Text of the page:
Protests are rising over the possibility that a home that’s a local landmark in Batesburg-Leesville could be razed soon to make way for new development.
Historic preservationists are seeking a last-minute savior to prevent demolition of the 128-year-old Mitchell-Hendrix home this fall.
Local historian Louise Riley describes the classic Southern mansion as “a community treasure” in danger of disappearing.
“We haven’t been able to find anybody yet who might rescue it,” she said.
The house is named for families who were business and civic leaders in the Lexington County town in the late 1800s and early 1900s. Local streets also are named after them.
The house is a two-story wooden structure built in the neo-classical style, according to the National Register of Historic Places. The front entrance features a portico supported by four columns.
“Losing it would be such a tragedy,” said Mildred Rankin, who attended parties there as a teenager in the 1950s.
The home sitting next to a commercial area in the Lexington County town is slated to be replaced by a fast-food restaurant.
Developer Frank Cason is sympathetic to the idea of saving the home, offering it free to anyone who will move it elsewhere.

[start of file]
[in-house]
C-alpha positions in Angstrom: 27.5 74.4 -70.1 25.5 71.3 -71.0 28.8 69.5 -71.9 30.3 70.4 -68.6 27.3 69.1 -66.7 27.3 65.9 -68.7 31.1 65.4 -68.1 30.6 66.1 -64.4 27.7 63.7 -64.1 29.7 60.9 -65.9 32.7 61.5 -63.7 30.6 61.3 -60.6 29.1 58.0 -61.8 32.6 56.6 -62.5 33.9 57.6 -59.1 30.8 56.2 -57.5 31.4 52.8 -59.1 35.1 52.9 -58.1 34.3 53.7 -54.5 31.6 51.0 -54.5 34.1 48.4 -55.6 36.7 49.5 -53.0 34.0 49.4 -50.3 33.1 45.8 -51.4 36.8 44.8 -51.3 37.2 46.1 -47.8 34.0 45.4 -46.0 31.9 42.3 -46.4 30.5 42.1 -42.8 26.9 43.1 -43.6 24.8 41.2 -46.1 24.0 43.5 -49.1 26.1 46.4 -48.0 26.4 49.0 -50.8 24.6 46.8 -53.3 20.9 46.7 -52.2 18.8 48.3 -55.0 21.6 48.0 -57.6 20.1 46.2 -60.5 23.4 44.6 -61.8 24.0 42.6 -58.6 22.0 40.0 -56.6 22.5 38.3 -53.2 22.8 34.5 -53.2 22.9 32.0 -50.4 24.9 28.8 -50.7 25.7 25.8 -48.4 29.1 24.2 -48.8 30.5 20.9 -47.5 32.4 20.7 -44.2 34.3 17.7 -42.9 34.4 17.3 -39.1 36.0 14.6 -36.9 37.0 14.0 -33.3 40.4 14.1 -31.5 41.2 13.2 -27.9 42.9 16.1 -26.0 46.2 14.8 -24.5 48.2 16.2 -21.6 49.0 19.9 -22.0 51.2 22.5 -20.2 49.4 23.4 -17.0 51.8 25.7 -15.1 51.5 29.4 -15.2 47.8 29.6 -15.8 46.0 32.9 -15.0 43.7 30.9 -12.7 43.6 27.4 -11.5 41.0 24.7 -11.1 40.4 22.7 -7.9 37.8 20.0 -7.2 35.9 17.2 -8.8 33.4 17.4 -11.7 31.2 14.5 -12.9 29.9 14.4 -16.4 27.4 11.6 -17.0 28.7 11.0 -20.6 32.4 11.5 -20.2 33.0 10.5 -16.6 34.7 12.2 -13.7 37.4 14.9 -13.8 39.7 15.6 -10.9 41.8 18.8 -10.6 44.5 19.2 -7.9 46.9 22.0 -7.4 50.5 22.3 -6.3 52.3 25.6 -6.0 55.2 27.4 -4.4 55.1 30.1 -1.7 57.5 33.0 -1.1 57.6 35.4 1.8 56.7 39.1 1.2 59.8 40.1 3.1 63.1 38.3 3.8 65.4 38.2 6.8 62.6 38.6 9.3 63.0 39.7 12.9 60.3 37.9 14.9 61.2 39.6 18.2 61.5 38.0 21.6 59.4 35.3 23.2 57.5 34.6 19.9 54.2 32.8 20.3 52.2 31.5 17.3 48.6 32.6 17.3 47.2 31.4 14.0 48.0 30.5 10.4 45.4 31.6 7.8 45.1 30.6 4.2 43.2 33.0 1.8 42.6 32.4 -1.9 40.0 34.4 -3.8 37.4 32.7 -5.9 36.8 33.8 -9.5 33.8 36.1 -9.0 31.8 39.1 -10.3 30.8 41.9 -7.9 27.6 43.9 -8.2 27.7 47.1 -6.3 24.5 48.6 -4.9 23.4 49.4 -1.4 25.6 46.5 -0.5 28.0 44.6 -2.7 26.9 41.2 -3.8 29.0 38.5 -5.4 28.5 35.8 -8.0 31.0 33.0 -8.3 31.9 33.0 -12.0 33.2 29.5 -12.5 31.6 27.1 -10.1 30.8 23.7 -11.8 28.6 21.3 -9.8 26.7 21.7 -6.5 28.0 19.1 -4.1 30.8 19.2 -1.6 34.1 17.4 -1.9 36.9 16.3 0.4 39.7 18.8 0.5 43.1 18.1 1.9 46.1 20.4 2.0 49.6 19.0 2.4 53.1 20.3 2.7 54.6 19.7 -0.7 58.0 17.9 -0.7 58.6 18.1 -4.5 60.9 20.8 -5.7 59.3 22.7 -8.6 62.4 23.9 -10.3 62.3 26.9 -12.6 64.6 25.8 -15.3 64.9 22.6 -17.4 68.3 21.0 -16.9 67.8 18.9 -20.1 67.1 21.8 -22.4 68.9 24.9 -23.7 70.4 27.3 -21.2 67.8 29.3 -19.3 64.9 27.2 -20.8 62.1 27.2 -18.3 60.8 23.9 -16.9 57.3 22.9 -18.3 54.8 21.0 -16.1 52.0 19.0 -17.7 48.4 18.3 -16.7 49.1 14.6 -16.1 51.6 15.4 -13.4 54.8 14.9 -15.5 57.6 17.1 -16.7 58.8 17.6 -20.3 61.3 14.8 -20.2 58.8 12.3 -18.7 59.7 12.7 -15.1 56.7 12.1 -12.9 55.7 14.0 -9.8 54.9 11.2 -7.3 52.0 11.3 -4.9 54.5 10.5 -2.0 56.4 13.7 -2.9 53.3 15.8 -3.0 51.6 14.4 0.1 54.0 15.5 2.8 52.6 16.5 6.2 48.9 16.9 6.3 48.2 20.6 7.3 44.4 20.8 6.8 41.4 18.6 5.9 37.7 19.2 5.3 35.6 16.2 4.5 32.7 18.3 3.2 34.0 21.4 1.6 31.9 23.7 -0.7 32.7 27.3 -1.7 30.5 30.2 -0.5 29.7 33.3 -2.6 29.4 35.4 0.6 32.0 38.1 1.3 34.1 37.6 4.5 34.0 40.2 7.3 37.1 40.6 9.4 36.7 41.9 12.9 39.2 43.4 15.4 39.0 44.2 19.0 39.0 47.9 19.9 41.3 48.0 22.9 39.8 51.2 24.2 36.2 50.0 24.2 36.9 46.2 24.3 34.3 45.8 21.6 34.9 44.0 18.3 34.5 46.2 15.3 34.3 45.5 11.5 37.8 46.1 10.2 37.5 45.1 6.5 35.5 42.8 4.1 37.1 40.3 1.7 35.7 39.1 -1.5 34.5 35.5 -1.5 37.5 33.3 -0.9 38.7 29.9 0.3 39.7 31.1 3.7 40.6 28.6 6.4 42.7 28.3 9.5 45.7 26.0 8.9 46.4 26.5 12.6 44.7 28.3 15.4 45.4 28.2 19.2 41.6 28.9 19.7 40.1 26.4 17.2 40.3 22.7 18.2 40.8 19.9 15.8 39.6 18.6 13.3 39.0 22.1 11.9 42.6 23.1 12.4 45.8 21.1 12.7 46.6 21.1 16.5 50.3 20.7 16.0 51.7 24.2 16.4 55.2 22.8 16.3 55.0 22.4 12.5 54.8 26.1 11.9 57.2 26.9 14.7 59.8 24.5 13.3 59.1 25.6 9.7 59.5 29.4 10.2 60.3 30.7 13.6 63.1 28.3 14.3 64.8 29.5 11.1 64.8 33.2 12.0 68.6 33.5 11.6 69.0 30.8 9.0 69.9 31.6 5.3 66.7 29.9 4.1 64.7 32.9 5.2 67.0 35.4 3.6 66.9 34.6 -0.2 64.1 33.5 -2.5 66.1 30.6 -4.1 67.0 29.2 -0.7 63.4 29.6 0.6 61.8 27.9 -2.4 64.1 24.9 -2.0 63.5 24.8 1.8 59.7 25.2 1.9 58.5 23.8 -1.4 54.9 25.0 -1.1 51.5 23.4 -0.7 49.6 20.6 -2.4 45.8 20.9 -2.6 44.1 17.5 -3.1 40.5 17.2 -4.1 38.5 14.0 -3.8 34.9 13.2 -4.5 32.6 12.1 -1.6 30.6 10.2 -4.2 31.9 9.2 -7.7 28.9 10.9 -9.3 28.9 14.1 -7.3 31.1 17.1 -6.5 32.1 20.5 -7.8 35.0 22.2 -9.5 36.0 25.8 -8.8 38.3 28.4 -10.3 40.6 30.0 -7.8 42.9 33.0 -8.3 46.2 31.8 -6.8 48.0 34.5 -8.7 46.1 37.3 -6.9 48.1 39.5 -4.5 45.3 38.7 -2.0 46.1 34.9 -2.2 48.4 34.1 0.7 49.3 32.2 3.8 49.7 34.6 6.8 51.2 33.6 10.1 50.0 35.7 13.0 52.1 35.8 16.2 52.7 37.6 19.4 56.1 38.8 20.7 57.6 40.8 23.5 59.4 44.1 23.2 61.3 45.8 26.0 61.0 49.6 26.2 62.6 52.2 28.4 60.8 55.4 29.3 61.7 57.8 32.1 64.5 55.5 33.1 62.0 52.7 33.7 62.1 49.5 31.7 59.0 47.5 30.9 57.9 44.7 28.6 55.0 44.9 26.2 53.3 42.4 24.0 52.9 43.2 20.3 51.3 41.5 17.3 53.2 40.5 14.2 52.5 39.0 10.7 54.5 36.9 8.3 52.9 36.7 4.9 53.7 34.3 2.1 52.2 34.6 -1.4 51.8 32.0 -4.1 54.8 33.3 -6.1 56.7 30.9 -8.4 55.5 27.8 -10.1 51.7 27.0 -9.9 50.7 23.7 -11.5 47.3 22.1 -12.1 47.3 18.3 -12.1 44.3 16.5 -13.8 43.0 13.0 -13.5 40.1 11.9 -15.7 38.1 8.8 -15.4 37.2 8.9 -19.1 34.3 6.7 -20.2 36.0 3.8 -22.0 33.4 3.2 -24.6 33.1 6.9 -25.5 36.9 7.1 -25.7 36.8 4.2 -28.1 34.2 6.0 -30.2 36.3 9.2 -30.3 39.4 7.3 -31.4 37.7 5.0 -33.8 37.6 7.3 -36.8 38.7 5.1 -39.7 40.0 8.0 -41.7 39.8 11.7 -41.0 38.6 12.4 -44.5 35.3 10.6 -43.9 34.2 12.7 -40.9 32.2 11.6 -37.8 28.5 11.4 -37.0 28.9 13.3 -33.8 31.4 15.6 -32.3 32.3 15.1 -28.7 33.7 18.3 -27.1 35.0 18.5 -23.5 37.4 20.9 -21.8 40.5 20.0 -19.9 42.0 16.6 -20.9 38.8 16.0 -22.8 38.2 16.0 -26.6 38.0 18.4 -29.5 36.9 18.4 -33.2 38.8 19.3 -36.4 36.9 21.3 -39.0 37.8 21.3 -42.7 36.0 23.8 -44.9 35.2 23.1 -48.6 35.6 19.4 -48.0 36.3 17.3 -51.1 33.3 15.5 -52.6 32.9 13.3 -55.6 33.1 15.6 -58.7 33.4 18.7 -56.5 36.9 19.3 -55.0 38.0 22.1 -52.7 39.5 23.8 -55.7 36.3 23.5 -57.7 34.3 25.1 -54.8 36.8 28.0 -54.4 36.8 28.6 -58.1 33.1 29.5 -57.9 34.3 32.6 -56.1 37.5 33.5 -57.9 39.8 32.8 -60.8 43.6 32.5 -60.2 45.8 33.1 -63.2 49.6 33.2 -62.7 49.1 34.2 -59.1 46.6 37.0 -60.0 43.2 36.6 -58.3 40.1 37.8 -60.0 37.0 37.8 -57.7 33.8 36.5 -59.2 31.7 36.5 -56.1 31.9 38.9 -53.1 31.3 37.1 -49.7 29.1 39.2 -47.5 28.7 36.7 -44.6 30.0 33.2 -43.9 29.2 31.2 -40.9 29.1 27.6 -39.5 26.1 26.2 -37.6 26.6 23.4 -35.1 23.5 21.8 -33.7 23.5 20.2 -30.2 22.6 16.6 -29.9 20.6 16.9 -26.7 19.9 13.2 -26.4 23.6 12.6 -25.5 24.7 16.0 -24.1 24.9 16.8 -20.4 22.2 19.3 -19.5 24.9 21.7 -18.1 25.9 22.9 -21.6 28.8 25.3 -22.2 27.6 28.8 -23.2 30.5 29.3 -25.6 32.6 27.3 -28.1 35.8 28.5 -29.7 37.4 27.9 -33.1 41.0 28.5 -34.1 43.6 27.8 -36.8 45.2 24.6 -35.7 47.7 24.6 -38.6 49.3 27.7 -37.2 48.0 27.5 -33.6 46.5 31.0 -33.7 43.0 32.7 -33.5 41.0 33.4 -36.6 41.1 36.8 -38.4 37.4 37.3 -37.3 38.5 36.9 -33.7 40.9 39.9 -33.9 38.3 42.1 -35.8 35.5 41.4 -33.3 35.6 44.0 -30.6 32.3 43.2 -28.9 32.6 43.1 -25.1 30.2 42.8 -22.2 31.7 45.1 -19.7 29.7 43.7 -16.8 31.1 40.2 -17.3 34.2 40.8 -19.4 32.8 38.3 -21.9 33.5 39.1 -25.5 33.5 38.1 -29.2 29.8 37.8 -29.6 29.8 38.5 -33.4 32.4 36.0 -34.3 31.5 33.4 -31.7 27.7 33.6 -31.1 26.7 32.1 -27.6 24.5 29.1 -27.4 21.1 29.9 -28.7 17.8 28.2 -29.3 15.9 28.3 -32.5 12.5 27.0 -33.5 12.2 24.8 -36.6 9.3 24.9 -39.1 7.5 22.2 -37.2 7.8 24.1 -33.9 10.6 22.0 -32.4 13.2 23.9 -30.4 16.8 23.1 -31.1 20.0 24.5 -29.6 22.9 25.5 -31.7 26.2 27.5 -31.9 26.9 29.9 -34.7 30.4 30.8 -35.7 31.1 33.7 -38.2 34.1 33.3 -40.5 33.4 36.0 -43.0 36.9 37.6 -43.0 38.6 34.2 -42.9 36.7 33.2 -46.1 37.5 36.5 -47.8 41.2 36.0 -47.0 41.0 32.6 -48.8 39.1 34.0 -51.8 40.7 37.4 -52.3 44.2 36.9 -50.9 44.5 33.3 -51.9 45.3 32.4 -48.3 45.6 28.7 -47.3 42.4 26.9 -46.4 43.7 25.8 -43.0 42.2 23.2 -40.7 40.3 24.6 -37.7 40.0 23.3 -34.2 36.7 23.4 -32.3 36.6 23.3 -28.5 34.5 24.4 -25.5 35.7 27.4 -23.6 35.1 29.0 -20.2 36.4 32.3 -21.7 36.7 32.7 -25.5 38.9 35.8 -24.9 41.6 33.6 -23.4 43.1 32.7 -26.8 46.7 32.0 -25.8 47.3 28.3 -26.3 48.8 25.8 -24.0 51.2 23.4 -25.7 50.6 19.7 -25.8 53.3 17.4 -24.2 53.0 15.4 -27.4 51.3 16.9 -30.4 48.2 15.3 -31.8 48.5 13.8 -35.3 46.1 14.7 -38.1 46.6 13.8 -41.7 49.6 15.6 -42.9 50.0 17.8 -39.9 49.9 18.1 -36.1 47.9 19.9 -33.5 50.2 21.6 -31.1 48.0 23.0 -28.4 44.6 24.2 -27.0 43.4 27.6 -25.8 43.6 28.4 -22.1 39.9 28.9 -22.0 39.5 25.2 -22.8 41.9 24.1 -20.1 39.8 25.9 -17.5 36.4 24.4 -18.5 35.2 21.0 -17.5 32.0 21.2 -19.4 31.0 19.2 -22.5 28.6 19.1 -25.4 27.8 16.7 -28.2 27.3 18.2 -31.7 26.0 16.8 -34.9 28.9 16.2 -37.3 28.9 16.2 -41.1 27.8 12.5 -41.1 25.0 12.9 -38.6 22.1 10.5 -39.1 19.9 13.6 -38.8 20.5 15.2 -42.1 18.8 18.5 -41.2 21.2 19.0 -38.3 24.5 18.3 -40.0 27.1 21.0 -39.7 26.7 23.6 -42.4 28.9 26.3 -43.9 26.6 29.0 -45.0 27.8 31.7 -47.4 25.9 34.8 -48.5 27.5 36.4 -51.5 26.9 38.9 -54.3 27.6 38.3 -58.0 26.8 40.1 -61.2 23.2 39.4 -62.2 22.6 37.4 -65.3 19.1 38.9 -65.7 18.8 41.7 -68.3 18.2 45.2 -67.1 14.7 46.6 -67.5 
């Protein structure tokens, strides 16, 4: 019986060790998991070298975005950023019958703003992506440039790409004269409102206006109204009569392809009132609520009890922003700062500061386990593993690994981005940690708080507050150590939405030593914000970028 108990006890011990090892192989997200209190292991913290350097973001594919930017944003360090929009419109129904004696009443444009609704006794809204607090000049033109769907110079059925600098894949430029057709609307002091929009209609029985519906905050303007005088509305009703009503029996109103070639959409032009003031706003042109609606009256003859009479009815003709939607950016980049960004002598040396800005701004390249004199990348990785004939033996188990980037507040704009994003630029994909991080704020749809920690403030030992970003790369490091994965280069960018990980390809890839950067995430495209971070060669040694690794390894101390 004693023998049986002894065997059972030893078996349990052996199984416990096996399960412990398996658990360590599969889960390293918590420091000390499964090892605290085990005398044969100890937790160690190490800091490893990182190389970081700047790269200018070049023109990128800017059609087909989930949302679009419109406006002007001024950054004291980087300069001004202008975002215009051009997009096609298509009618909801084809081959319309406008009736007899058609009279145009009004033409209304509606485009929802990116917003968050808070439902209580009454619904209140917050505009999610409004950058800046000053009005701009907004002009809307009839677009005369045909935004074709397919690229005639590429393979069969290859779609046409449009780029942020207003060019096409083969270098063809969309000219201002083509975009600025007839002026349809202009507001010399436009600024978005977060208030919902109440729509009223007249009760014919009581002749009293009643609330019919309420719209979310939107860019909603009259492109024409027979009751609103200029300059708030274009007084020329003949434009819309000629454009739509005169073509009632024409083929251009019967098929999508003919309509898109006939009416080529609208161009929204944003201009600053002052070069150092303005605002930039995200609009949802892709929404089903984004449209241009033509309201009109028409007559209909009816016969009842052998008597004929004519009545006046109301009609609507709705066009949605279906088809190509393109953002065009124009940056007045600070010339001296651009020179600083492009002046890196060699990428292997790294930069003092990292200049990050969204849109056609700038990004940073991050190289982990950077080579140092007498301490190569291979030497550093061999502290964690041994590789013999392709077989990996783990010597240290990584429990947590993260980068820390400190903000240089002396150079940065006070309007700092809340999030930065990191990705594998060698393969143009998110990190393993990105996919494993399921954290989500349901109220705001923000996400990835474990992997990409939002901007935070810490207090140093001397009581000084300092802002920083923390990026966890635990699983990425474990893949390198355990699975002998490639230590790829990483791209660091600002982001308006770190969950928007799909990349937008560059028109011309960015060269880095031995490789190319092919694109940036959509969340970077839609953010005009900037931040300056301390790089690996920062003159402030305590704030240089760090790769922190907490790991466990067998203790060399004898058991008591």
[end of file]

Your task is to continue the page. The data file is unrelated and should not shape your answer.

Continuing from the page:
He initially looked at doing that, but the tab of “a few hundred thousand dollars” is too expensive, he said.
“As much as it pains me, we might have to tear it down,” Cason said.
Some community leaders see both sides.
“I hate to see history destroyed,” local Chamber of Commerce chief executive officer Mike Taylor said. “But at the same time, it’s great to see Batesburg-Leesville progressing and growing.”
Riley calls the threat to the home shortsighted.
“I believe in progress, but at the expense of losing a home that was such a pride to the community that it was placed on a local post card that is sent to friends all over the country?” she said.
The home is among 82 dwellings and stores in the town of 5,500 residents on the National Register of Historic Places.
But that designation doesn’t prevent demolition, according to the South Carolina Department of Archives and History.
“The National Register is an honorific designation that provides incentives to preserve properties but does not control the actions of private owners,” its guidelines say.
The clamor is prompting town officials to start considering what steps, if any, are possible to help protect locally significant older buildings.
“This is the first time we had to face this,” Mayor Rita Crapps said. “It may become a recurring issue as we continue to develop and grow.”
Groups tour the town to see older buildings, Riley said.
“Our community should consider saving old homes and businesses for the virtually untapped tourist industry,” she said. “Other small towns have been revitalized by the tourist trade. Why can’t we do the same?”
Tim Flach: 803-771-8483